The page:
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City of Rochester
MAY WE SUGGEST

    Complete Streets Policy

    Complete-StreetThe City of Rochester recognizes that our streets should accommodate a wide range of transportation modes and balance the needs and interests of users of all ages and abilities in a context-sensitive manner. Our streets are the focal point of the public realm, the primary means by which we experience our city. As such, our streets are a reflection of our community.  

    A complete street is one that accommodates all users, including pedestrians, bicyclists, transit users and persons with disabilities.  While different features may be necessary or feasible to complete a street, the goal of accommodating everyone remains the same.  A good example of a complete street in Rochester is South Avenue through the South Wedge neighborhood. While serving as the neighborhood’s main street, South Avenue boasts complete street features, such as convenient two way travel, wide sidewalks, bike lanes, street lighting, signalized crosswalks, ADA sidewalk ramps, curb bump-outs to shorten crossing distances, on-street parking, bike racks and benches at bus stops.   

    Rochester’s Complete Streets Policy went into effect December 1st, 2011.   

    Many of our city streets seem to have been designed with only the motorist in mind.  However, streets that are inhospitable to bicyclists, pedestrians, transit riders and the disabled are not indicative of the city we strive to be. Rochester’s Complete Streets Policy ensures that all future street design efforts will fully consider the needs of pedestrians, bicyclists, transit users and persons with disabilities.  Rather than an afterthought, active transportation is now at the forefront of the planning and design of our city streets.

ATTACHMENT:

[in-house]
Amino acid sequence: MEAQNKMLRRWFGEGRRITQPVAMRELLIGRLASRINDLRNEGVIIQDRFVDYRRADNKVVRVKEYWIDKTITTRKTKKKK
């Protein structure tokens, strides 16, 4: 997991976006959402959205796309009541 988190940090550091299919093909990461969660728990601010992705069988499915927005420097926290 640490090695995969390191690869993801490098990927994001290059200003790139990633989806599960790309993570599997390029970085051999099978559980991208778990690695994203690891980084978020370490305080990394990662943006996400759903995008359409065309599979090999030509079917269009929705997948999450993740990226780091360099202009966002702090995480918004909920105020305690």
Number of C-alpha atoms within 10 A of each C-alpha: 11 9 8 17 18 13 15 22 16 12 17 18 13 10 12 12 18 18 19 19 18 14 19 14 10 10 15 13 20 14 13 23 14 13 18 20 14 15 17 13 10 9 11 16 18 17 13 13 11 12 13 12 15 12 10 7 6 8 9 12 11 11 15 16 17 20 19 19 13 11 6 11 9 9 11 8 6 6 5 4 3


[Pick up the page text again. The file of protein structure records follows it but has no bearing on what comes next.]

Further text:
Accessibility

    Complete streets are planned, designed, operated and maintained to enable safe access for all users including people with mobility, vision, hearing or cognitive disabilities.  This is especially important given that a large portion of the Rochester population does not have access to a personal motor vehicle and thus relies on other means of transportation to go about their daily lives.  Our streets will better accommodate pedestrians, bicyclists, transit users and persons with disabilities while continuing to serve the demands of motor vehicles.  

    Safety

    Whether you are walking to the store or waiting at the bus stop, the built environment can have an impact on the safety of all users of the public right of way.  The Complete Streets Policy will help to improve public safety by installing and maintaining sidewalks, crosswalks, ADA-compliant ramps and bike lanes, as well as reducing crossing distances, lowering motor vehicle travel speeds and improving sight distances. 

    Public Health

    Public streets designed solely for motor vehicles can make for unpleasant or unsafe travel by any other means.  Sidewalks alone are not enough when they are too narrow to serve demand or do not provide safe places to cross large intersections.  This discourages use of active transportation, which has serious health implications for our population. Complete streets provide more opportunities for more people to enjoy a healthier active lifestyle that includes walking or bicycling on a daily basis. 

    Viable Communities

    Businesses and residents both benefit from the appeal and improved economic conditions created from interconnected complete streets in neighborhoods and communities.  Commercial and retail areas can be exposed to more consumers by making the neighborhood more accessible, convenient and welcoming to residents and visitors.  Residents enjoy the benefits that come with reduced dependence on the automobile and businesses benefit as less money spent at the pump means more money invested in the local economy. 

    Questions?

    If you have additional questions about complete streets, contact:

    Mr. Erik Frisch, Transportation Specialist, (585) 428-6709, or email him.

     

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